The iliac tuberosity is a large rough area below dorsal segment of the iliac crest. It is raised in the middle and depressed both above and below. Articular surface is called auricular surface and articulates with the corresponding auricular surface on sacrum to form sacroiliac joint.
Anteroinferior to the auricular surface is a smooth pelvic surface which forms lateral wall of the true pelvis. The preauricular surface is marked by a preauricular sulcus.
Attachments on Ilium
Anterior Superior Iliac Spine
ASIS provides attachment to the inguinal ligament. Sartorius muscle originates from ASIS and area below that.
Outer lip of iliac crest gives origin to fascia lata in whole extent and tensor fascia lata in front of the tubercle.
Latissimus dorsi muscle takes origin just behind the highest point of the crest. Anterior two-thirds of crest provides origin to external oblique muscles.
Inner lip of iliac crest gives rise to transverses abdominis muscle and fascia transversalis in anterior part and quadratus lumborum in posterior part.
The dorsal segment of iliac crest has following attachments
- Gluteus maximus arises from the lateral slope
- Erector spinae arises from the medial slope
- Interosseus and dorsal sacroiliac ligaments are attached to medial margin deep to erector spinae
- Anterior inferior iliac spine gives origin to the straight head of rectus femoris and iliofemoral ligament.
- Sacrotuberous ligament gives origin to upper fibers of sacrotuberous ligament and few fibers of the piriformis.
- Gluteus maximus is a big muscle and its upper fibers take origin from the area behind the posterior gluteal lines.
- From area between anterior and posterior gluteal lines, gluteus medius arises.
- Gluteus minimus arises from an area between anterior and inferior gluteal lines.
- Rectus femoris reflected head arises from groove above the acetabulum.
- The capsule of the hip joint is attached to acetabular margin.
- Iliac fossa gives origin to iliacus in upper two thirds whereas lower one third is covered by the iliac bursa.
- Iliac tuberosity provides attachments to interosseus sacroiliac ligament, dorsal sacroiliac ligament and iliolumbar ligament superiorly.
- Margin of auricular surface gives attachment to ventral sacroiliac ligament.
Preauricular sulcus provides attachment to lower fibers of the ventral sacroiliac ligament, few fibers of piriformis and upper half of obturator internus.
Pubis forms anteroinferior part of the hip bone contributes to anterior one-fifth of the acetabulum and forms the anterior boundary of the obturator foramen.
Pubis consists of body, superior ramus, and inferior ramus.
Body of pubis
It is flattened anteroposteriorly and has a border superiorly called pubic crest which ends in a pubic tubercle laterally. In males, the tubercle is crossed by the spermatic cord.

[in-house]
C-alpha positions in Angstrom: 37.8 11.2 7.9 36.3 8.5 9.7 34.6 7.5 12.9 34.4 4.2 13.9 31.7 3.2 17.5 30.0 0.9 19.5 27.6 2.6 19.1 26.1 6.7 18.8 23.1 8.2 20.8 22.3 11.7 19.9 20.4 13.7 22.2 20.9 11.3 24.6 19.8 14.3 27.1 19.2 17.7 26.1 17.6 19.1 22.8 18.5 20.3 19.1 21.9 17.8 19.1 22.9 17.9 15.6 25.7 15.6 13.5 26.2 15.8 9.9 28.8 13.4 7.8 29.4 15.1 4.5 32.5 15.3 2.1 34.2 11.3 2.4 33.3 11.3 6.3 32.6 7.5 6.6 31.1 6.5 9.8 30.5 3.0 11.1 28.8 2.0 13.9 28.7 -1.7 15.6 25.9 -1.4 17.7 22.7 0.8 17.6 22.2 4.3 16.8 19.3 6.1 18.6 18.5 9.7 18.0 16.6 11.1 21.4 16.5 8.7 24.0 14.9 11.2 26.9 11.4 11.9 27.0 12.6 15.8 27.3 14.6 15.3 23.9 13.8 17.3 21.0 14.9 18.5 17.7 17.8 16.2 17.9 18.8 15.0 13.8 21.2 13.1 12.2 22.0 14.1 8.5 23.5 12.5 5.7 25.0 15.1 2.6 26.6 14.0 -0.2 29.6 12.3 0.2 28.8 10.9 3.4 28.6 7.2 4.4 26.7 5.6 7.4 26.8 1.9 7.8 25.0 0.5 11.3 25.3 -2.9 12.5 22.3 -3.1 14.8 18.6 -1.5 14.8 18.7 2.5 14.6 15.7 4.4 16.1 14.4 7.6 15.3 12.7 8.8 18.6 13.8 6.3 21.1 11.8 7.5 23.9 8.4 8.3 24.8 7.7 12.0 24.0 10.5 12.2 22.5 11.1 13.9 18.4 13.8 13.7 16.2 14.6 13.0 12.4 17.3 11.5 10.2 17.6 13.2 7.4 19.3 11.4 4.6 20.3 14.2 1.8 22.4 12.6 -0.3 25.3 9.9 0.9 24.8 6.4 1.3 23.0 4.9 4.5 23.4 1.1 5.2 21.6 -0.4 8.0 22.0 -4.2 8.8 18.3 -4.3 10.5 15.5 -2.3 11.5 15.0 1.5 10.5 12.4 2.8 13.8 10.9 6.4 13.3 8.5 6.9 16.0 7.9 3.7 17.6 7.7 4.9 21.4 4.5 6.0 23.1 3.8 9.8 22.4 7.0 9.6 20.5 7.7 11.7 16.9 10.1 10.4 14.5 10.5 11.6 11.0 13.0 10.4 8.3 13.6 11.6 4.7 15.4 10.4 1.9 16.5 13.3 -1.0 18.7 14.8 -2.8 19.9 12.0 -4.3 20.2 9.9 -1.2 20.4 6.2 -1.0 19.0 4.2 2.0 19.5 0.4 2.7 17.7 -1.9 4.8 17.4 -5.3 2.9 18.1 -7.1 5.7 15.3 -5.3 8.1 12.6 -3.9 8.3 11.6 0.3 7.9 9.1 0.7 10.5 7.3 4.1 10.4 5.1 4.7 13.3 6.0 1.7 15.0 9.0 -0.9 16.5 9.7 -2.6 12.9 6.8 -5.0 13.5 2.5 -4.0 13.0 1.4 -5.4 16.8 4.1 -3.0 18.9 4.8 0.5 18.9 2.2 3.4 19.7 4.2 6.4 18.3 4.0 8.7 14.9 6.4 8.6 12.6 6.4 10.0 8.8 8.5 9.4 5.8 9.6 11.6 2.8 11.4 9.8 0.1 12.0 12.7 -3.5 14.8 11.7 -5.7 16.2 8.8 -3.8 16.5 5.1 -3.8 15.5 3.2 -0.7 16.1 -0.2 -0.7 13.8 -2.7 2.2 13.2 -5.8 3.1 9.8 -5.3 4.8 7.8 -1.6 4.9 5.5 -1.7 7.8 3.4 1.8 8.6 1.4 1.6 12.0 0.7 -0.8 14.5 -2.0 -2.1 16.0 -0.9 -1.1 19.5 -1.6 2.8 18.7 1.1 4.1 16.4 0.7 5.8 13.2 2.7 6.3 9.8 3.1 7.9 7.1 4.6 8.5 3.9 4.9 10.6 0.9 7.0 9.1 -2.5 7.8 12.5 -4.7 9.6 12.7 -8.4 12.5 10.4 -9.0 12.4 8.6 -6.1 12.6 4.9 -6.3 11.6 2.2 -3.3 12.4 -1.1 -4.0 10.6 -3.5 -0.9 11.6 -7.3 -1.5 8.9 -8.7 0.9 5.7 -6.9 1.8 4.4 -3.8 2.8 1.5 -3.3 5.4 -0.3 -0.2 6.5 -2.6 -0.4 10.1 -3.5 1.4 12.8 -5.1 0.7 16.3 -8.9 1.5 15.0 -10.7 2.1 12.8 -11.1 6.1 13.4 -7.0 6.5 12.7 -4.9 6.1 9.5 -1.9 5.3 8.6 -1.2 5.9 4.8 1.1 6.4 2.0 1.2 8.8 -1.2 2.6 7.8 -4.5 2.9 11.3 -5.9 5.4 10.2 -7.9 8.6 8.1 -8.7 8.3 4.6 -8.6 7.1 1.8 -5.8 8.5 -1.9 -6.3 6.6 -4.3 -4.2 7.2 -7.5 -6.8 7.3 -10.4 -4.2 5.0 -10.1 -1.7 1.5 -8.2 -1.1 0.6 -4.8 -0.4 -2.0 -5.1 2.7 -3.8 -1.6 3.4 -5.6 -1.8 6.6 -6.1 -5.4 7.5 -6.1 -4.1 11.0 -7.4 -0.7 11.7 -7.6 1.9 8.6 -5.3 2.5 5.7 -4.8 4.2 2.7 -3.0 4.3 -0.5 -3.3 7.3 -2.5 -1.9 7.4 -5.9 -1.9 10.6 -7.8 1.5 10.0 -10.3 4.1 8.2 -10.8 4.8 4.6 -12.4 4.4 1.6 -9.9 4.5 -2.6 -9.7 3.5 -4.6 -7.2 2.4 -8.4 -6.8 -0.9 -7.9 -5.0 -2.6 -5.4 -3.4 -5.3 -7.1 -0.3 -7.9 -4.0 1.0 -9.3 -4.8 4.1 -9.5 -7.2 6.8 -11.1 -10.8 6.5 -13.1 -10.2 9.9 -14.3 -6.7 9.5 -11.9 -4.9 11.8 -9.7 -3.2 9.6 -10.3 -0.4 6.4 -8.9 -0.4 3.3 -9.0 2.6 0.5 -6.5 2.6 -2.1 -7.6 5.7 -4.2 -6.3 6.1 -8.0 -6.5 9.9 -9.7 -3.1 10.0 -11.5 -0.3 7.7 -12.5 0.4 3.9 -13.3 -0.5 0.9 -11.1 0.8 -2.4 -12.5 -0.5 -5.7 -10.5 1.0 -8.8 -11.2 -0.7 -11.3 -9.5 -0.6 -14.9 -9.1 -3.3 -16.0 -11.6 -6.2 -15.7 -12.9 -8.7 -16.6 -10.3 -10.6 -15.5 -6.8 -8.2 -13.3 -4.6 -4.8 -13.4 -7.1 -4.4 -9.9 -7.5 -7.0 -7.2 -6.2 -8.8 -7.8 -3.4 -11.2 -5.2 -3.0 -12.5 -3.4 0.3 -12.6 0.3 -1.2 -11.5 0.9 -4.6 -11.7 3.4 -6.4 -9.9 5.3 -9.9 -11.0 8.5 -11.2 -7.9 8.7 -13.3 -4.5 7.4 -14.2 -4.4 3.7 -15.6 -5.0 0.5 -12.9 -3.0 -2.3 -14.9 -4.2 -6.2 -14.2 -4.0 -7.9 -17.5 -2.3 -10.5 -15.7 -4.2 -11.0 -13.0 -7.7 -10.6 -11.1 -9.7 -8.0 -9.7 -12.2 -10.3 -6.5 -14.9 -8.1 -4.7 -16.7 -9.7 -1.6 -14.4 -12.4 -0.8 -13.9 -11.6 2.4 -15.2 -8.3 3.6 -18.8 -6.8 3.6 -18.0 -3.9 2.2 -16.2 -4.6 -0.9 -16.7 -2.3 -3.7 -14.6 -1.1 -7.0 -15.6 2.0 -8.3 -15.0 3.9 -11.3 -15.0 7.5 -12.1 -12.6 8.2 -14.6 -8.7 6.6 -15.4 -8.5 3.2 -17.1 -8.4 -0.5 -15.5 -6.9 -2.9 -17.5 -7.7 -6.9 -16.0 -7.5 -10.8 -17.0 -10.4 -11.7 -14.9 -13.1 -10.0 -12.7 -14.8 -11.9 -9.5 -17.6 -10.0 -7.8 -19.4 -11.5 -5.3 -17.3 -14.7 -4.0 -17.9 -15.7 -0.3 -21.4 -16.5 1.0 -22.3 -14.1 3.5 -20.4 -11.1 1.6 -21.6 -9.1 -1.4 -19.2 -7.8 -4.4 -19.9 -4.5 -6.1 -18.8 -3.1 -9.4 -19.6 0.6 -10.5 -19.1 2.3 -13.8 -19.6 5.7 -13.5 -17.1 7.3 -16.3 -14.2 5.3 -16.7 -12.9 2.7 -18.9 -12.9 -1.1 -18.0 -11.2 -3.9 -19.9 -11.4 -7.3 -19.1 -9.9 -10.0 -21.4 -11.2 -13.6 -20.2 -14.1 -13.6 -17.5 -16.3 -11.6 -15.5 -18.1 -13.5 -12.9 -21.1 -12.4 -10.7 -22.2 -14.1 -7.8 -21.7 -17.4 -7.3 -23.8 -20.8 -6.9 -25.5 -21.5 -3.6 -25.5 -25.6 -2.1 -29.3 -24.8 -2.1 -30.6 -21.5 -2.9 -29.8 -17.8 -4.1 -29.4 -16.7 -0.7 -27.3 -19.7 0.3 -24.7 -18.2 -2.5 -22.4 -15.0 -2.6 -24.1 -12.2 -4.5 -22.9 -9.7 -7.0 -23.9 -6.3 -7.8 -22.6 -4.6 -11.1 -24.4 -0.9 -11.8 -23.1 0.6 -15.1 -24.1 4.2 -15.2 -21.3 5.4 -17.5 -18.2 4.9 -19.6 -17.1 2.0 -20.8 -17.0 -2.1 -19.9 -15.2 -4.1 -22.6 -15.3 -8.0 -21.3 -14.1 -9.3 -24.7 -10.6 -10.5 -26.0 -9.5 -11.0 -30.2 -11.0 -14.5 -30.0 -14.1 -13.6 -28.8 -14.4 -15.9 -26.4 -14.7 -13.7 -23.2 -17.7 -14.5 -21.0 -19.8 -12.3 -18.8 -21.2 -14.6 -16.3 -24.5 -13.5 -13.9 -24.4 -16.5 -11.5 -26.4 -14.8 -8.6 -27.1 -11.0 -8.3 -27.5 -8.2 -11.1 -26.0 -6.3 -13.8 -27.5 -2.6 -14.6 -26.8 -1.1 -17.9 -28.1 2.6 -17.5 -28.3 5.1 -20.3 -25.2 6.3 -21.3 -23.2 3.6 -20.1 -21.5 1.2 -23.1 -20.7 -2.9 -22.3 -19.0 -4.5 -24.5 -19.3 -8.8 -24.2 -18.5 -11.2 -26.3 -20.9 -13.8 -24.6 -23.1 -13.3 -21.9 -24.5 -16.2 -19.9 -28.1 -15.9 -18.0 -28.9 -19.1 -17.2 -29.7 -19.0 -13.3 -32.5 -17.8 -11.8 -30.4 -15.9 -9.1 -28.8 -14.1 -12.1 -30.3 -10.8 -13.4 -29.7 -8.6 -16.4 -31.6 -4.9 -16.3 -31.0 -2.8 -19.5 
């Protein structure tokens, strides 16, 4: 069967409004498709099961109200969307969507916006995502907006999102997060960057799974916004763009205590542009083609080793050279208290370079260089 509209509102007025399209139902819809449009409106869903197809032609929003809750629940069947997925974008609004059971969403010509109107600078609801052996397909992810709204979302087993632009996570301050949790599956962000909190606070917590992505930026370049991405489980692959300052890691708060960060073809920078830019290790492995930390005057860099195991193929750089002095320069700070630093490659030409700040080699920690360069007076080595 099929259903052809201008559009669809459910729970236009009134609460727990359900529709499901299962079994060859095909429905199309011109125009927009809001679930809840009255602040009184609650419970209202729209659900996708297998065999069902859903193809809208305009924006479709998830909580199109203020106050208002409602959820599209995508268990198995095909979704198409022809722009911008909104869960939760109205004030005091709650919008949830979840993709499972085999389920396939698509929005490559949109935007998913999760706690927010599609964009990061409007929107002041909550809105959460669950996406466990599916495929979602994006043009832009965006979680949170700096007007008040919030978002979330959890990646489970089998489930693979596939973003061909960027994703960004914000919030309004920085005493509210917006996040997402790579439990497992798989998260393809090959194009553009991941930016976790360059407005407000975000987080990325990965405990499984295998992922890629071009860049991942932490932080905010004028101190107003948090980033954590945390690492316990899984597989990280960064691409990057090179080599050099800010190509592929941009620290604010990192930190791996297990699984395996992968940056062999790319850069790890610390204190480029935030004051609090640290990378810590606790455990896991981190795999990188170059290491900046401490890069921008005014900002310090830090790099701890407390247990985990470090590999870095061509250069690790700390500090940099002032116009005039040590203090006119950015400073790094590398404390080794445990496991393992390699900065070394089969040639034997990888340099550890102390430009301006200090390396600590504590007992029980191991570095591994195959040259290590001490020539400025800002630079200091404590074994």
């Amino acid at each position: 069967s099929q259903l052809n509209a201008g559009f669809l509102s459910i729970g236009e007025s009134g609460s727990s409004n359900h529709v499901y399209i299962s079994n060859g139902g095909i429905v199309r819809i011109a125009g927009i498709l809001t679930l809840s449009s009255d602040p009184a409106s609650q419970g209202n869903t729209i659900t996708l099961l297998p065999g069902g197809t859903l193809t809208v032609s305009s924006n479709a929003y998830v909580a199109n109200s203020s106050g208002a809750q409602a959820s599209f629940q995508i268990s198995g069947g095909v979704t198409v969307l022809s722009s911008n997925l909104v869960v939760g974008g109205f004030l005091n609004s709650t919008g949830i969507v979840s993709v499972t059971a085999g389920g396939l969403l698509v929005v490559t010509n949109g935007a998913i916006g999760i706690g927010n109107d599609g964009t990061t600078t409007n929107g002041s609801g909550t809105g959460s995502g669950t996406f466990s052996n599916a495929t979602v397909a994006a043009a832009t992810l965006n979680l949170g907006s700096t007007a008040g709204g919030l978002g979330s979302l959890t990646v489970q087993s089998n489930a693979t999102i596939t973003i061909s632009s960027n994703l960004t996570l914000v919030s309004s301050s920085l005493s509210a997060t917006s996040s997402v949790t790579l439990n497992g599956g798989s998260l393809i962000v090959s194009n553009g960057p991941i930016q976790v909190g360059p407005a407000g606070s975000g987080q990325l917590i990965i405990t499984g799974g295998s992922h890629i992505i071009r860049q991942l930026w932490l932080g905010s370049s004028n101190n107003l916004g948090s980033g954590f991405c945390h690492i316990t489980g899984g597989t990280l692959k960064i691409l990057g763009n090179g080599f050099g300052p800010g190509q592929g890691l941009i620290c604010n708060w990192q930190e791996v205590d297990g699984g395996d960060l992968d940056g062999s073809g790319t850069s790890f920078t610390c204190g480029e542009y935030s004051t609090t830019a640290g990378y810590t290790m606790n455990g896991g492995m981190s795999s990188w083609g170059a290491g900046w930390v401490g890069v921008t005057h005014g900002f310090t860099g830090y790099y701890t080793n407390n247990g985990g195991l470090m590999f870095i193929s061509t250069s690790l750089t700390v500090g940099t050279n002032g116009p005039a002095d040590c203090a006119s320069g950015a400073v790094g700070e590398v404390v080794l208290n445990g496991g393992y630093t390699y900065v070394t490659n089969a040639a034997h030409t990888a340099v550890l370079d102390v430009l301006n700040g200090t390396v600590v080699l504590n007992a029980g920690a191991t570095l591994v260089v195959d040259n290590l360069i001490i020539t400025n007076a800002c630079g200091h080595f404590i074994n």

It has three surfaces
- The anterior surface is directed downwards, forward and slightly laterally. It is rough on the superomedial aspect.
Posterior surface or pelvic surface is directed upwards and backwards and forms the anterior wall of the true pelvis.
- Medial surface or symphyseal surface articulates with opposite pubic symphysis.
Superior and inferior rami are extensions from the body of the pubis.
- Superior border [also called pectin pubis or pectineal line] is sharp and extends from pubic tubercle to posterior aspect of iliopubic eminence. It forms part of the arcuate line [pelvic inlet].
- The anterior border is called the obturator crest. This border is a rounded ridge, extending from the pubic tubercle to the acetabular notch.
- The inferior border is sharp and forms the upper margin of the obturator foramen.
- The pectineal surface is a triangular area between the anterior and superior borders, extending from the pubic tubercle to the iliopubic eminence.
- The pelvic surface lies between the superior and inferior borders. It is smooth and is continuous with the pelvic surface of the body of the pubis. The pelvic surface is crossed by ductus deferens in males and round ligament of uterus in females.
- The obturator surface or inner surface lies between the anterior and inferior borders. It presents the obturator groove. Obturator groove transmits obturator vessel and nerves.
Inferior ramus extends from the body of the pubis to the ramus of the ischium, medial to the obturator foramen. It unites with the ramus of the ischium to form the conjoined ischiopubic rami. [It is discussed separately below after the ischium]
Attachments on the Pubis
Medial end of the inguinal ligament and ascending loops of the cremaster muscle.
The lateral part of the crest gives origin to the lateral head of the rectus abdominis , and to the pyramidalis. Medial head of the rectus abdominis which takes origin from pubic symphysis crosses the medial part of the pubic crest.
Body of Pubis
- Anterior pubic ligament medially
- Adductor longus – From the angle between the crest and the symphysis
- Gracilis – From the margin of the symphysis, and from the inferior ramus
- Adductor brevis originates lateral to the gracilis
- Levator ani from the middle part
- Obturator internus laterally
The pectineal line provides attachment to
- Conjoint tendon
- Medial end of the lacunar ligament
- Pectinate ligament
- Pectineus muscle and its covering fascia.
- Psoas minor [when present].